I'm in love with breakfasts from around the world. When I found my passion for the anglo-saxon culture when I was 10, I was always curious to know how the British started their morning. I specifically remember the day our English teacher told us about it: cornflakes, grapefruit, toast and marmalade was apparently the classic British breakfast! I will always remember my first Sunday breakfast when I was staying with a host family in Ipswich: fried egg, sausage, blood pudding, tomato, mushroom, beans and toast. It was a bit much but I've always been very open minded with food, so I happily devoured it (though the food coma that follows is never fun. I would not recommend it for every day).
I love a pretty table set for breakfast. Simple white china and lots of colors in my food. I'm not always able to do this every day during the week, but when I do, it always puts me in a good mood to start the day with a note of elegance.
Growing up in France, I would always start my breakfast or petit-dejeuner by squeezing the juice of an orange. For years and years, I ate bread (usually from a baguette) or biscotte (it's close to a Melba Toast if you like) with butter and jam along with a bowl of chicory coffee - my absolute favorite breakfast drink. Now I add plain yogurt to the menu and often replace the chicory coffee with a cup of Earl Grey.
In France today, most people still have a hot drink: coffee, tea or hot chocolate - a popular one among children. With the Anglo-Saxon influence, cereal has known a huge success, even though bread definitely still is at the center of the table along with butter and jam. Brioche is another item that commonly comes to mind when you think about breakfast in France. It's a rich and lightly sweet bread that we eat plain or along with jam.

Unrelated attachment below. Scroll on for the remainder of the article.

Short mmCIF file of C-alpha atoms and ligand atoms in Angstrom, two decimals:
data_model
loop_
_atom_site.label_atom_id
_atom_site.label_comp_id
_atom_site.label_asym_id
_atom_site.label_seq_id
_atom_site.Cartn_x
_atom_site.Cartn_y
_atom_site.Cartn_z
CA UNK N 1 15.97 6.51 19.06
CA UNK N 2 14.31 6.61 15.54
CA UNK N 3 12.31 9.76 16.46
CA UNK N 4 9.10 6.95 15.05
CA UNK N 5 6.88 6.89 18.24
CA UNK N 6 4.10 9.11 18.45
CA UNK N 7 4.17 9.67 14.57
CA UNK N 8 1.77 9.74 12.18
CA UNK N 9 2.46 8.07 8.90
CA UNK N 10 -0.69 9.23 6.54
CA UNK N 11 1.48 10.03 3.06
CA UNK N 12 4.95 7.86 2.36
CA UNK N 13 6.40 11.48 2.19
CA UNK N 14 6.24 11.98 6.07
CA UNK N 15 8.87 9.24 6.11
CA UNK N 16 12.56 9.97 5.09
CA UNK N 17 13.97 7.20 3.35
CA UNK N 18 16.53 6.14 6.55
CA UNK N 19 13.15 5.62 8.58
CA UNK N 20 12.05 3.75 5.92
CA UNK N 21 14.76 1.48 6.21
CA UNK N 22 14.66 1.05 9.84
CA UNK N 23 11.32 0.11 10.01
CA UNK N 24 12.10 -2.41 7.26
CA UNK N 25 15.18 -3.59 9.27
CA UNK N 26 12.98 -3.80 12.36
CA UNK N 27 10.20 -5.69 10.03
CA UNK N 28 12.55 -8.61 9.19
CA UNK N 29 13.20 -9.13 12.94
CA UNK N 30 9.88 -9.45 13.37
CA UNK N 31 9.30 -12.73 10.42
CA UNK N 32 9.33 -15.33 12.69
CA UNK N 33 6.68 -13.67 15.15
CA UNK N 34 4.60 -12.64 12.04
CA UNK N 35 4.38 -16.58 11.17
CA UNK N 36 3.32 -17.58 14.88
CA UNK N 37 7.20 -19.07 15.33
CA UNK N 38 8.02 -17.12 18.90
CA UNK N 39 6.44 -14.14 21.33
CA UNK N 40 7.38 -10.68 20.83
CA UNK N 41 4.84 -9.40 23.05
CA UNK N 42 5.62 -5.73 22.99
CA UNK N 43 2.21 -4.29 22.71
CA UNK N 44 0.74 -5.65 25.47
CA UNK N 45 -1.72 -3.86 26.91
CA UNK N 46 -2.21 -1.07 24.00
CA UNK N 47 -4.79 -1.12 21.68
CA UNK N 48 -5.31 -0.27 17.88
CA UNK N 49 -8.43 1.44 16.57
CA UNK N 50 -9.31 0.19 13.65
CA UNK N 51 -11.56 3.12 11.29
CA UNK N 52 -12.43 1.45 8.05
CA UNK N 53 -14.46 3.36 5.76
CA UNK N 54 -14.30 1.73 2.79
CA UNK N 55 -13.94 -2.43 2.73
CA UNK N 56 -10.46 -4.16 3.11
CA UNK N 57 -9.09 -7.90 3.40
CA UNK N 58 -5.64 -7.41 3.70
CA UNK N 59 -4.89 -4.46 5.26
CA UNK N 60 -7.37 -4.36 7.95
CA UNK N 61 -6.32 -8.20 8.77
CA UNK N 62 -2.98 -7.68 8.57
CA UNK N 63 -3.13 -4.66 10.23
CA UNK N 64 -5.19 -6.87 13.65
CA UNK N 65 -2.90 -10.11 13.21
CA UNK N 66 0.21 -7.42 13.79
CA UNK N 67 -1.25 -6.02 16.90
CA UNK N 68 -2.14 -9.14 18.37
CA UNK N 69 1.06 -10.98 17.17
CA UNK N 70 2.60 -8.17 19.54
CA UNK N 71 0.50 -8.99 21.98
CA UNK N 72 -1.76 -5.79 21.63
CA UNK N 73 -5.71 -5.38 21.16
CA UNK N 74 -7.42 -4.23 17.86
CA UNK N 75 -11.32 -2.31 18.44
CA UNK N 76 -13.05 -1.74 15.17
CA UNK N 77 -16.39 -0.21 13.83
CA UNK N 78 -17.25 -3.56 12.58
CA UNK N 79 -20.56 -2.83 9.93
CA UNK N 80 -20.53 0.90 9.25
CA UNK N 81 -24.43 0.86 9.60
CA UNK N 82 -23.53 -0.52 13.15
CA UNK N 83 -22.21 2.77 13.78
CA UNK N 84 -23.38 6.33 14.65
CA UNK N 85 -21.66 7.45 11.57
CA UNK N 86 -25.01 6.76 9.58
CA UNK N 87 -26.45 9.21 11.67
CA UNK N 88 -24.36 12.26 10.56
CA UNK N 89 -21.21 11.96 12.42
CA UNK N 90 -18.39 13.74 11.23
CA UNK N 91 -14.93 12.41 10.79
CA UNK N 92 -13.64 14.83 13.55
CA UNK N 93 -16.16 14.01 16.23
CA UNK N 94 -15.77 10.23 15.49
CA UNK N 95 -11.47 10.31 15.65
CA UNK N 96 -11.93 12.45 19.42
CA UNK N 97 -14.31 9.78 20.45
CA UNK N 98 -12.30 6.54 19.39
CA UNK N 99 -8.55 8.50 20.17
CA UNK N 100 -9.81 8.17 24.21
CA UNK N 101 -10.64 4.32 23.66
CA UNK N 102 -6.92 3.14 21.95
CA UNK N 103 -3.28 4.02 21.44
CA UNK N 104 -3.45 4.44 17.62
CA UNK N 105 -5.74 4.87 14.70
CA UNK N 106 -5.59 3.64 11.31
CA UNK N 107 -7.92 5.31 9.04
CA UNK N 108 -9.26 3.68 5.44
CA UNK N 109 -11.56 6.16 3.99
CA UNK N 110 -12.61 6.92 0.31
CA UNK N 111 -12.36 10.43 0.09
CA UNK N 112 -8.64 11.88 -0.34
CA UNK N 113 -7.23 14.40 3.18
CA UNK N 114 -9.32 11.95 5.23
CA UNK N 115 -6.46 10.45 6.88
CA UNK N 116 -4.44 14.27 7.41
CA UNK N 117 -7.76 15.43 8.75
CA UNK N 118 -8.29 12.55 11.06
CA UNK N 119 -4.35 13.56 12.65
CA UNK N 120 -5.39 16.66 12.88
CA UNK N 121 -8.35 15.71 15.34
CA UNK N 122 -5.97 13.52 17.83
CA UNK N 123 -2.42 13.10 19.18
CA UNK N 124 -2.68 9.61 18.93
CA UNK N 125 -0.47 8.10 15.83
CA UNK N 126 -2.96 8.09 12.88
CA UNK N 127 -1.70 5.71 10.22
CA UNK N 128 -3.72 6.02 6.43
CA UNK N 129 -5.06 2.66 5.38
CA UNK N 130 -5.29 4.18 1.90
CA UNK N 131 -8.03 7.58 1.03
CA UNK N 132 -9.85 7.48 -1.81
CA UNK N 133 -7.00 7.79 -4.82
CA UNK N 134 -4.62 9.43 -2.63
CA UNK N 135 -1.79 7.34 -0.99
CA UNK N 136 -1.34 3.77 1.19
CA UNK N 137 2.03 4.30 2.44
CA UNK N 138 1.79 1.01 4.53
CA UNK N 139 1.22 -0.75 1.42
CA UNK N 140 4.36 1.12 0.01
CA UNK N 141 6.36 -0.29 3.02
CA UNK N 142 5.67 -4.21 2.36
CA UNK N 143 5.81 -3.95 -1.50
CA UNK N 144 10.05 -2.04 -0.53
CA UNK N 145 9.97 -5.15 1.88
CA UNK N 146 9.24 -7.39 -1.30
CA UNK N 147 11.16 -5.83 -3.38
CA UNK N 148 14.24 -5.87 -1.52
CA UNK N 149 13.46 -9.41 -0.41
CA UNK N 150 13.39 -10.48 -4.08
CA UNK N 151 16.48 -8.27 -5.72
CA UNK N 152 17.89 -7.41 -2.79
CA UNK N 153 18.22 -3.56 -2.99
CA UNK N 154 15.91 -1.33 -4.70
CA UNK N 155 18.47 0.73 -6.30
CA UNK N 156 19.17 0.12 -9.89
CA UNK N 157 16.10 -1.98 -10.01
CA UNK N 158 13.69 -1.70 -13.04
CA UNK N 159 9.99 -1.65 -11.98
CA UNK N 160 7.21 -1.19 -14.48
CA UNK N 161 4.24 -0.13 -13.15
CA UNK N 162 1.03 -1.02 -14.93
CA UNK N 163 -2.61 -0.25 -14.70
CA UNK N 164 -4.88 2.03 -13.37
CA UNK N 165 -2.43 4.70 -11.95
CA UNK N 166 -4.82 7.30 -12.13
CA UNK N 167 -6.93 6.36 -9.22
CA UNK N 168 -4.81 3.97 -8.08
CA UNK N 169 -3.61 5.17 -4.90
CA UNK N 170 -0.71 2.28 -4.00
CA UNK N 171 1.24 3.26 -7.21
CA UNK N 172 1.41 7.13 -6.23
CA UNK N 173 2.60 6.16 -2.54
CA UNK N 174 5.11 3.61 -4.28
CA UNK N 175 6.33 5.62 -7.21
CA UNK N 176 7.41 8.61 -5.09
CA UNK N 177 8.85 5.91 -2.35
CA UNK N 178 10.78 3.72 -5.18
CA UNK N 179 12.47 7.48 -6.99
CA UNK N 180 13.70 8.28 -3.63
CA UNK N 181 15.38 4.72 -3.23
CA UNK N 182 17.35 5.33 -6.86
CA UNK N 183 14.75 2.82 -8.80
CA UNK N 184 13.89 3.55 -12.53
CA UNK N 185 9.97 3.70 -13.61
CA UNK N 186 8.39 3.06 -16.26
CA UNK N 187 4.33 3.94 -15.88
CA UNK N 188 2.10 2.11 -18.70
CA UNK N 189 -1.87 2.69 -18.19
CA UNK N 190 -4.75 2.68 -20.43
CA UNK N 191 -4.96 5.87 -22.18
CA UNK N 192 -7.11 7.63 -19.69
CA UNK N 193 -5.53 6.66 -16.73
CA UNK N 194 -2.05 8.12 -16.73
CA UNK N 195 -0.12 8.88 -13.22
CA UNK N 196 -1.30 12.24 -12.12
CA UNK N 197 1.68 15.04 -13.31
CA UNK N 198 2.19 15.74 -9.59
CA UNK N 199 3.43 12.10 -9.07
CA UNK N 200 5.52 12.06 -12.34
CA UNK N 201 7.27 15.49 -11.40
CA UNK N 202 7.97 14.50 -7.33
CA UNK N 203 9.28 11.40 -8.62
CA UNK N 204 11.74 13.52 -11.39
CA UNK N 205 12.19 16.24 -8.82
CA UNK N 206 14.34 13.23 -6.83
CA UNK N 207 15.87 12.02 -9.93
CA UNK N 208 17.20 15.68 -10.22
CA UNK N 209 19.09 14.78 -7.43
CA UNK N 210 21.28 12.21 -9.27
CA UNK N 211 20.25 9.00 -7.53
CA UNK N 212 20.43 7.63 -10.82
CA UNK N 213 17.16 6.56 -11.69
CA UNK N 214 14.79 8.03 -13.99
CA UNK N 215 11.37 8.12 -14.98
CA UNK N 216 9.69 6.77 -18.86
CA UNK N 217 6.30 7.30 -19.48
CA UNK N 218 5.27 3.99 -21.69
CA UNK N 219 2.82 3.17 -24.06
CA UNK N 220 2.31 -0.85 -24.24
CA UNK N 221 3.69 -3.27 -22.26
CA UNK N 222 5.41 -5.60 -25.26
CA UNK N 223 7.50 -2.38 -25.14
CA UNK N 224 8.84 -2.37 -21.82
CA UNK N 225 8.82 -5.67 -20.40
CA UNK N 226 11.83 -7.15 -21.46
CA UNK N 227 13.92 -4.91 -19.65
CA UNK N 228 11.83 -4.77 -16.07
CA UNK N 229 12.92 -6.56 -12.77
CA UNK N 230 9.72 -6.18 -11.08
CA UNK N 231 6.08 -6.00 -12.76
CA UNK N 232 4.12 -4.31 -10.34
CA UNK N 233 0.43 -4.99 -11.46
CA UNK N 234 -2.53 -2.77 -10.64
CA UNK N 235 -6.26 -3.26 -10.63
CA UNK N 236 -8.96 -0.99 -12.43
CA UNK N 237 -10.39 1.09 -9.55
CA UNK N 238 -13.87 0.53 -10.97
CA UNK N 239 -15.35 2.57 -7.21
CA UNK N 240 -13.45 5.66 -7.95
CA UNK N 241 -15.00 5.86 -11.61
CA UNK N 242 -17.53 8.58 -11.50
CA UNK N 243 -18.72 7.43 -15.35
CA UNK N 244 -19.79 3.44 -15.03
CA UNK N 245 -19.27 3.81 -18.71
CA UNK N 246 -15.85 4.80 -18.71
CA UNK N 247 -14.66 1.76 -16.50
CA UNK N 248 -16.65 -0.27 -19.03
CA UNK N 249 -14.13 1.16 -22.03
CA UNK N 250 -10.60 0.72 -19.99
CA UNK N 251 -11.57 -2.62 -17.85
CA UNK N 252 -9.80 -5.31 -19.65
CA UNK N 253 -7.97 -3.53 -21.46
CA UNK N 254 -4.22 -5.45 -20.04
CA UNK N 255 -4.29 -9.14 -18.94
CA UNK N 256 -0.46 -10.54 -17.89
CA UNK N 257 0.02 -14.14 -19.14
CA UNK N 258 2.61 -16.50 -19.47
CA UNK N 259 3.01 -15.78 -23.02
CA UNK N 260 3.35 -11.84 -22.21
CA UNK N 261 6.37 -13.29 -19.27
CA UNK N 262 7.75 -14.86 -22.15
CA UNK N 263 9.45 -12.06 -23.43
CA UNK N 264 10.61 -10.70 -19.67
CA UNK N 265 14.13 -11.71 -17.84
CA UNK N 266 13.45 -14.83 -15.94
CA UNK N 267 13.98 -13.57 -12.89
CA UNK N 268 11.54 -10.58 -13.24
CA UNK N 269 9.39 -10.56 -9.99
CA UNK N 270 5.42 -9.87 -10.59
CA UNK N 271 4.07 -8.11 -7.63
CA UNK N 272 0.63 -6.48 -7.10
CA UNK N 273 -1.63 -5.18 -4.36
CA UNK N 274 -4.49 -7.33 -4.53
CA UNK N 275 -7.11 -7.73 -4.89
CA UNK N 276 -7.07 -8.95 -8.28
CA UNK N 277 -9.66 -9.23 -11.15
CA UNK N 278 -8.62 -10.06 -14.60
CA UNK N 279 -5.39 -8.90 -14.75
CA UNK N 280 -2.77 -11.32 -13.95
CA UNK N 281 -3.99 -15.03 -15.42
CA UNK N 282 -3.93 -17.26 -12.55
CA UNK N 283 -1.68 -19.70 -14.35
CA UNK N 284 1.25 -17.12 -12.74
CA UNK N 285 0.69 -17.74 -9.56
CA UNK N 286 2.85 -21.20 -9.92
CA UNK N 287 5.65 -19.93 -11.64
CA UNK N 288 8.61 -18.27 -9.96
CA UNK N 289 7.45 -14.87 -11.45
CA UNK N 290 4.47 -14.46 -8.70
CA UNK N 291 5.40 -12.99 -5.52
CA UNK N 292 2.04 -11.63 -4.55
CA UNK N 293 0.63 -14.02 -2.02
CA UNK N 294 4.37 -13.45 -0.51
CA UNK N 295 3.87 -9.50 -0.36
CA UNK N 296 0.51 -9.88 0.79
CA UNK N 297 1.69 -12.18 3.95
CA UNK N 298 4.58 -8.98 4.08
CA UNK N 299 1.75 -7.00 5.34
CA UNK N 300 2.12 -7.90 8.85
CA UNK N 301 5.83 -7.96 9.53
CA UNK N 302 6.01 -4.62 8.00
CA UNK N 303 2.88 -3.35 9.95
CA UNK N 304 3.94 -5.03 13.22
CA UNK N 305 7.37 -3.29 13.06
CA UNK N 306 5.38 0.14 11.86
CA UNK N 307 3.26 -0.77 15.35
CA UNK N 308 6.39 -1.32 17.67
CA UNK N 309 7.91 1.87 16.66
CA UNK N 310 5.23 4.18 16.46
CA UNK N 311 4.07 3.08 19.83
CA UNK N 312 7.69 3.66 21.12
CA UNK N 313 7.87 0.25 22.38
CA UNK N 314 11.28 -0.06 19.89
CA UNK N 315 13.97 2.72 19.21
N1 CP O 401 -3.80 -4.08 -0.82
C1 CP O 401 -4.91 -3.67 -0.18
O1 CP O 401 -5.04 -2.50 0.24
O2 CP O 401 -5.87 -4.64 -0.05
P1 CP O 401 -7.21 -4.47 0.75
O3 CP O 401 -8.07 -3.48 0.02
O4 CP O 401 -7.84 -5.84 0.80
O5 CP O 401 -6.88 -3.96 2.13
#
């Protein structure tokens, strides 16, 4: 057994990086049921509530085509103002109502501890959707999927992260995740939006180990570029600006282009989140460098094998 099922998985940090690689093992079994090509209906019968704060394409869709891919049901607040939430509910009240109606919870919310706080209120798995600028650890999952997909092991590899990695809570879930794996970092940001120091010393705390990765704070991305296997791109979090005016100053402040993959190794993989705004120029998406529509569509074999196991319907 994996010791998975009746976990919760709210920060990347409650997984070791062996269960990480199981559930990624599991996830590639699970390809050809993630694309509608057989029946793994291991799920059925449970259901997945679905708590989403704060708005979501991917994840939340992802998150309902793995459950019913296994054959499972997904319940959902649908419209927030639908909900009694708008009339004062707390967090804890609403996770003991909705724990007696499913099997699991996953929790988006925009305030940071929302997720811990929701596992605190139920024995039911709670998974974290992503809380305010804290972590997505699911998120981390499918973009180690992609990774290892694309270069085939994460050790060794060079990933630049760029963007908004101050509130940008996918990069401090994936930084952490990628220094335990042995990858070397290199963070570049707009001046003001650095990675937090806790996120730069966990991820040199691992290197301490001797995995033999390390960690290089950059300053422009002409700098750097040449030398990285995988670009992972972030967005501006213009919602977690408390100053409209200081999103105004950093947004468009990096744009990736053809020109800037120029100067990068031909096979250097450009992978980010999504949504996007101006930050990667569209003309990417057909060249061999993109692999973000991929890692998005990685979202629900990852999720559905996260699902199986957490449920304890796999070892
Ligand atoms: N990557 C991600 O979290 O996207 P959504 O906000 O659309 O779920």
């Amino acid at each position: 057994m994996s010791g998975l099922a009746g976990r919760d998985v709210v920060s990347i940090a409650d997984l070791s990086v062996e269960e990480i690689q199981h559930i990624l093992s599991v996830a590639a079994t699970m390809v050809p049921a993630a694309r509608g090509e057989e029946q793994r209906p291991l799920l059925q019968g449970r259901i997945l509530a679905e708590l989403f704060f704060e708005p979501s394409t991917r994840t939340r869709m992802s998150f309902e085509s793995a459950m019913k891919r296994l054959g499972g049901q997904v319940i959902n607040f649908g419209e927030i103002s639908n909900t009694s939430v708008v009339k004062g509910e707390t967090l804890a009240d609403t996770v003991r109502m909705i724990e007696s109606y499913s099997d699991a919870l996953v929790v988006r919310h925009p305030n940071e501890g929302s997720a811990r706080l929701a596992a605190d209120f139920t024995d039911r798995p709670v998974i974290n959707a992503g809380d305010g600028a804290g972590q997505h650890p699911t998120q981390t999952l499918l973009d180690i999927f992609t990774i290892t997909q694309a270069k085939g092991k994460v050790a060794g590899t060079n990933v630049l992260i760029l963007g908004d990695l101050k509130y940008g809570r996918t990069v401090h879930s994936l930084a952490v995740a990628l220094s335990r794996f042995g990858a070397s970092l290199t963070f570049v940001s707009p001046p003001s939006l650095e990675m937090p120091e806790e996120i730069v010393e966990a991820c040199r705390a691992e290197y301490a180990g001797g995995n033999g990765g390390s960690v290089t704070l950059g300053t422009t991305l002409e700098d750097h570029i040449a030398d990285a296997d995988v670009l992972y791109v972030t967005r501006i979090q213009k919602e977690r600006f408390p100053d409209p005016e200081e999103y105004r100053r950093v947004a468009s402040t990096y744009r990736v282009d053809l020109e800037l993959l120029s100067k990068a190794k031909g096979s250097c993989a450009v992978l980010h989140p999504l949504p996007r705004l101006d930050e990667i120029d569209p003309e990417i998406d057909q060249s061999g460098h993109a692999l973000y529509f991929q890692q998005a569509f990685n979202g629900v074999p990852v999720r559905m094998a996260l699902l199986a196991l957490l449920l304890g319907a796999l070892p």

So what about croissants you ask? They are most definitely the ultimate petit-dejeuner food, along with the runner-up, pain au chocolat. But because they are so high in fat, most people choose to keep them as an occasional weekend guilty pleasure. It's always a treat in France to surprise the person you live with, by going to the boulangerie to buy freshly baked and warm croissants and pains au chocolat for breakfast.
Saturday was one of these days, where I wished I was back home, to be able to do just that. Even if I can't find croissants as good as I would in France (or maybe I'm not going to the right places in Austin), I like to recreate a French breakfast once in a while. I just hop in the car when I wake up and go buy a fresh baguette and a couple of croissants. I usually always have some good quality butter in the fridge (I like President, an imported brand from France) and Bonne Maman fruit preserves, which I find everywhere now in the US. I try to bring back my favorite chicory coffee brand back from France but otherwise I use Cafe Du Monde in the US, which I serve with milk only (and sugar of course).
Needless to say, Saturday's breakfast hit the right spot. But I'm always curious to learn more about other breakfasts. So this is an open call to all you readers from around the world! Tell me what you eat for your petit-dejeuner, and feed my curiosity.